Hokies Struggle, Continue 4-Game Skid
Justin Fuente and his banged-up Hokies hosted their bitter rival Miami on Saturday and were looking for answers. Coming off an embarrassing showing in Pittsburg and in the midst of a 3-game skid, Virginia Tech was desperately trying to find their footing and to try and become bowl eligible. This game carried a lot of weight in the Hokie community and Fuente had a lot of eyes on him this week coming off of a heading scratching performance last week. To add even more pressure to the game, both of Tech and Miami needed the win to try and gain bowl eligibility. With that being said, the game had major importance for two “big name” programs trying to salvage their disappointing seasons. With all of this on the line, here’s what stood out from the Hokies’ performance:
Offensive Sparks but No Fires
Tech showed some signs of urgency early on with a five play, 76-yard drive to open the game on offense Willis and the offense looked sharp. Although they showed signs of life as a unit, they stalled out almost immediately. The Hokies next 3 drives went punt, fumble, and then an interception that was returned inside the Virginia Tech 5-yard line. To give credit where credit is due, the offense responded to the interception and the touchdown with a 10 play, 75-yard drive to regain some momentum and the lead before stalling out again, and for the rest of the game. The Hokies couldn’t salvage any more points the rest of the game and looked sloppy. Willis struggled with his accuracy, the O-Line struggled to protect him, and the running back couldn’t get out of the backfield. It was a sad and sloppy performance for all but two drives of the game.
Believe it or Not, the Defense Showed Improvement
Don’t look at the box score without watching the game. This young and beat-up defense allowed some big plays and 38 points to a lackluster Miami offense, but let’s look at the bigger picture. They forced 7 punts on the Hurricanes (including four 3-and-outs), allowed only 3 plays of 20+ yards, and had zero help from the offense. Take away the 3-yard touchdown drive off the Willis interception and the punt return for the touchdown and the defense only allowed 24 points. While 24 points isn’t great, it’s not horrible considering have no momentum throughout the game and was definitely a step in the right direction. With that being said, our youth especially our front seven, showed some signs of maturing and some hope for the future.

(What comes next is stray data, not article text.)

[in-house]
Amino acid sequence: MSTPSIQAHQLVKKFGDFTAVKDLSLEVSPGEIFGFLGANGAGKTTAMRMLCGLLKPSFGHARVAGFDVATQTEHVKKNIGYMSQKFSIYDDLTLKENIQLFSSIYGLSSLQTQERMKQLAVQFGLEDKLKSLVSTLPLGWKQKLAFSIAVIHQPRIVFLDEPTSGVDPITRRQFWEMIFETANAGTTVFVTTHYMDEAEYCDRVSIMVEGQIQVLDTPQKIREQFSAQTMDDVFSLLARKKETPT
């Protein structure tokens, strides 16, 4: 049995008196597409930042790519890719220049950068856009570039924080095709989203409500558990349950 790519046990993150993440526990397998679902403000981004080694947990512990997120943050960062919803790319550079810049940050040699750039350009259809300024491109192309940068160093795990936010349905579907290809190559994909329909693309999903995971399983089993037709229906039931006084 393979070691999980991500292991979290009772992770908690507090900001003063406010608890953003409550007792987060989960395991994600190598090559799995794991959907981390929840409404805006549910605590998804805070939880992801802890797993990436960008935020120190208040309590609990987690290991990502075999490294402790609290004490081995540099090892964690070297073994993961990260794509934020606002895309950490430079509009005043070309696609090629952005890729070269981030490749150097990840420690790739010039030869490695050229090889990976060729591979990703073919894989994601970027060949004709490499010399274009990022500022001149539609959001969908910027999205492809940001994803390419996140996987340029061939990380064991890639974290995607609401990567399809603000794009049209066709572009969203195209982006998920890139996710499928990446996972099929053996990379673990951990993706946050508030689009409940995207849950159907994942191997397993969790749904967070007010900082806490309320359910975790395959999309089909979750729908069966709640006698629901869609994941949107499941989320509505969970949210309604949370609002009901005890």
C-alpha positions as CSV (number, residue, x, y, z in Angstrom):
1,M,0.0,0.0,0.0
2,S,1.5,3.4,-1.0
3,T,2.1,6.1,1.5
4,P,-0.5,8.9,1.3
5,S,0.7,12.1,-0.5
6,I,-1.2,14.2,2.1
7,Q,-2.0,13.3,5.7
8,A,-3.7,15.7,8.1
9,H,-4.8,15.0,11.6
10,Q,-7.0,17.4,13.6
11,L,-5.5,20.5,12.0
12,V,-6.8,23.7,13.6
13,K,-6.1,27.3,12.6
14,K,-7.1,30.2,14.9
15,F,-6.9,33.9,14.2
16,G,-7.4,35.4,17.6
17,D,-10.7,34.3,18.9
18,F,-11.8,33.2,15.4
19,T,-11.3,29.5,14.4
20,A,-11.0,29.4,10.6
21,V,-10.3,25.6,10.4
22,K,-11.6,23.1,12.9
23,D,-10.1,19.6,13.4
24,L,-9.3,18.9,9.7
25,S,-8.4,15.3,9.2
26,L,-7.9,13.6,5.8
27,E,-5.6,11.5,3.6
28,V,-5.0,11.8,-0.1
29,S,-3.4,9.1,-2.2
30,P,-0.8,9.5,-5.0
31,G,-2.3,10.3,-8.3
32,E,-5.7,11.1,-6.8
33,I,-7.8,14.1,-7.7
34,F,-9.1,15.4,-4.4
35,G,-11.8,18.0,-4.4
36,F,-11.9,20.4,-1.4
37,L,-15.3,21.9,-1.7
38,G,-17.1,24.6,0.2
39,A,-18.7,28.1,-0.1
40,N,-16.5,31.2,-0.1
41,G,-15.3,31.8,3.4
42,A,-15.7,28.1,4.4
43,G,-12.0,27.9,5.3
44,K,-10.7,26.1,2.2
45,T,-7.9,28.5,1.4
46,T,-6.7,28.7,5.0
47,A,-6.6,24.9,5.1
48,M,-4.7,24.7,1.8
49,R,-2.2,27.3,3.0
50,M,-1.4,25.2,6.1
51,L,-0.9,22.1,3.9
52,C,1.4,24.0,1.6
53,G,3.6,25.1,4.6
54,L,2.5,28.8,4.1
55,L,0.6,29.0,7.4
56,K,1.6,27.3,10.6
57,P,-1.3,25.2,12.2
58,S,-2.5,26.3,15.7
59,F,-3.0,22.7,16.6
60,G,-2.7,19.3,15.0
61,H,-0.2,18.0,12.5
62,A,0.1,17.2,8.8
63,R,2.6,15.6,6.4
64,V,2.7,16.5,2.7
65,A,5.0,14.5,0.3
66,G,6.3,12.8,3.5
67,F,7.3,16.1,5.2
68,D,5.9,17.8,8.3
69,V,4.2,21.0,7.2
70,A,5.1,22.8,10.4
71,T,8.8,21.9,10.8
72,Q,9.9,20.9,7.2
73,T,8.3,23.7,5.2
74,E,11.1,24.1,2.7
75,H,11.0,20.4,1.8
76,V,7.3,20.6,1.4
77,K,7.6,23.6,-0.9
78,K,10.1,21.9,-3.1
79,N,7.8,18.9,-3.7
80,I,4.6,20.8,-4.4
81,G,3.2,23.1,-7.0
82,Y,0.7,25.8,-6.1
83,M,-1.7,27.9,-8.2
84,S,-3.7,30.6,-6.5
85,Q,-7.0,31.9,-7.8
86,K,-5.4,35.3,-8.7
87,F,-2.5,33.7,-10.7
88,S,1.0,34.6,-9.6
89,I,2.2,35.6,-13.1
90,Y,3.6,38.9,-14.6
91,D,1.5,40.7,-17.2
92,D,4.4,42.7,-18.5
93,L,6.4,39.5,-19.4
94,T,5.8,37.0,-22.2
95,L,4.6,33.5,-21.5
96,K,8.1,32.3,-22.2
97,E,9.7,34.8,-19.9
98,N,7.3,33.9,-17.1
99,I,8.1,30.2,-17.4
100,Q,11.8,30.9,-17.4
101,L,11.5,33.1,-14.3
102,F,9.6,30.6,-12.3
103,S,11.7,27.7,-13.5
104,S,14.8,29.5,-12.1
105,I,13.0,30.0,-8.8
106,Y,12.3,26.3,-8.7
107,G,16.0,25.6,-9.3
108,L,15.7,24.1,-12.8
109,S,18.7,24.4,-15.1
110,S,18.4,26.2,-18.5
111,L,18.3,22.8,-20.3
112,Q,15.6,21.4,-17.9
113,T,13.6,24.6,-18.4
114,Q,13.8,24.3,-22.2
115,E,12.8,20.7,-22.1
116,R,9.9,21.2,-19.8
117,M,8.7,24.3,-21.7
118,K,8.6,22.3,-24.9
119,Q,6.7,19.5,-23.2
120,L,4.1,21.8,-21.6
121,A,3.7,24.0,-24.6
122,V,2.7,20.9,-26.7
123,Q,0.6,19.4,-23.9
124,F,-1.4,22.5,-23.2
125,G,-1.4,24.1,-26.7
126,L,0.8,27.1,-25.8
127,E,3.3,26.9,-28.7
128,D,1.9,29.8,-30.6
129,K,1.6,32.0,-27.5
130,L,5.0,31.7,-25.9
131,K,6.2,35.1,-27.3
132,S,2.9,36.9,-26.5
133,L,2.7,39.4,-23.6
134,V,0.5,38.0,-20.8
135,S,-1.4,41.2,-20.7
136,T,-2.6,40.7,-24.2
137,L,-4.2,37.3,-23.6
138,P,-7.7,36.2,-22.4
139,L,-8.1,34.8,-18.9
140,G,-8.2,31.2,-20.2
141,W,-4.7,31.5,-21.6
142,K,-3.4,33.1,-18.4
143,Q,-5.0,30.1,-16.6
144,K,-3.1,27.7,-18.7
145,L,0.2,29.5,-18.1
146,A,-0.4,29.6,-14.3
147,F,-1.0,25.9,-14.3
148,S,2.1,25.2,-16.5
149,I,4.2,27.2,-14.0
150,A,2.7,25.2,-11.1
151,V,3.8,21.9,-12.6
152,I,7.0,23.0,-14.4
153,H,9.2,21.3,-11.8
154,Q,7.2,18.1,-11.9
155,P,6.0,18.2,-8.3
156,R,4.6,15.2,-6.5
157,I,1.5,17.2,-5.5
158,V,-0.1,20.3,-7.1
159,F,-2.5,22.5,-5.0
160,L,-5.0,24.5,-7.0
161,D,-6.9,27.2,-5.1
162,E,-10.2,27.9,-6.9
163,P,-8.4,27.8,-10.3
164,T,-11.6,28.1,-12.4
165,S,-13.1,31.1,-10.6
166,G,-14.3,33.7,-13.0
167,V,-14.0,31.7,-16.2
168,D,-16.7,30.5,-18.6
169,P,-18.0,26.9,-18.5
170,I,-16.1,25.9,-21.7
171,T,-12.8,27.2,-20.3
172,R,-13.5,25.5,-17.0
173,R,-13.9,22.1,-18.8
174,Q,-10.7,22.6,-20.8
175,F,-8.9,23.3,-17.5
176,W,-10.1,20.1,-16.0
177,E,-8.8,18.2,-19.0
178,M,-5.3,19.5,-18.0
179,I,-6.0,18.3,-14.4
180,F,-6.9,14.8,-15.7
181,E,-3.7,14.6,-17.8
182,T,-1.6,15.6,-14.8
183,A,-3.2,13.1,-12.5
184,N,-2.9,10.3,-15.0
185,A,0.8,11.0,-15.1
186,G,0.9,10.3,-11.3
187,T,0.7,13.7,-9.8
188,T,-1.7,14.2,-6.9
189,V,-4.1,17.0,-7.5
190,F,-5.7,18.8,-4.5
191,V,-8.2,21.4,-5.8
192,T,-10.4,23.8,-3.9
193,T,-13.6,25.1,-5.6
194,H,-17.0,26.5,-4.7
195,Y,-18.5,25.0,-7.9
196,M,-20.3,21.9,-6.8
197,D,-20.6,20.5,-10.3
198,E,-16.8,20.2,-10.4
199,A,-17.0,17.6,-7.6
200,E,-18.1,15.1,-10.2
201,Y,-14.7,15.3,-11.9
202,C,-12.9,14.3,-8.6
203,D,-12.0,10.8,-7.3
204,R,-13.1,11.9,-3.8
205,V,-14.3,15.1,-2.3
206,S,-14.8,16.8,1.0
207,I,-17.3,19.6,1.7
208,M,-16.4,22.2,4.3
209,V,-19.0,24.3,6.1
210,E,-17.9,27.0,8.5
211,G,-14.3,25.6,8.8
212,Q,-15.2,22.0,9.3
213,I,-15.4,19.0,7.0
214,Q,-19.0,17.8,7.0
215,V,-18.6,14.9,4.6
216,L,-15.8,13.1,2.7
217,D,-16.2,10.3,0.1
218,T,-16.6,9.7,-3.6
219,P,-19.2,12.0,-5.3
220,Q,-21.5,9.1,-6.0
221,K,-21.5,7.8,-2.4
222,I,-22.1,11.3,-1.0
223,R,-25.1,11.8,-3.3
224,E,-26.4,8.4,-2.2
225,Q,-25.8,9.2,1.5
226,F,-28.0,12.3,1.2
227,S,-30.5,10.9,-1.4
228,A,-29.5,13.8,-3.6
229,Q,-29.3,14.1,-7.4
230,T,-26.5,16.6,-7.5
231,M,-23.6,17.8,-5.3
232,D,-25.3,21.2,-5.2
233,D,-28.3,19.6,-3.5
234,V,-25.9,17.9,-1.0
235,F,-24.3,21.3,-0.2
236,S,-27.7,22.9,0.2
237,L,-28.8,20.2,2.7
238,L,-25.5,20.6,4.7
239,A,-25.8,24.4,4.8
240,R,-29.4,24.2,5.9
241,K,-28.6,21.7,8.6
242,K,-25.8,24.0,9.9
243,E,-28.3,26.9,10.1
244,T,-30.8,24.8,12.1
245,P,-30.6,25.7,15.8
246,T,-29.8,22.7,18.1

Outplayed and Outcoached
We got beat in all three phases of the game, plain and simple. We couldn’t move the ball and turned it over and on defense we couldn’t make a play to change the momentum and spark our offense. In addition, we missed a very makeable field goal, and allowed a dagger of a punt return for a touchdown. Some of it was execution, some of it was discipline, but at the end of the day we didn’t make plays and they did. Plain and simple.
To pile onto pour execution, Mark Richt simply outcoached Fuente. Simply put: he puts his players in positions to succeed. N’Kosi Perry isn’t a great quarterback, their running backs aren’t crazy athletic or strong, and the Miami O-Line has its weak spots. However, they scored 38 points, didn’t turn the ball over, and controlled the pace of the game. Richt played to his players strengths and let them make easy reads so they could succeed (and their defense doesn’t need help; that’s where all their talent is).
To be fair, we don’t have an overwhelming strength on our team and especially not a consistent one, but some things need to change. Screens and runs up the gut make it tough to succeed. Let Willis throw the ball, let Peoples bounce outside, and don’t leave our DB’s on islands. With all of our youth and injuries, Fuente, Foster and Cornelsen need to play to their players’ strengths. There are a lot of things that need to happen on this team, but at the end of the day, the players need to be in positions to succeed and to do so, they have to be put in the right place to do so.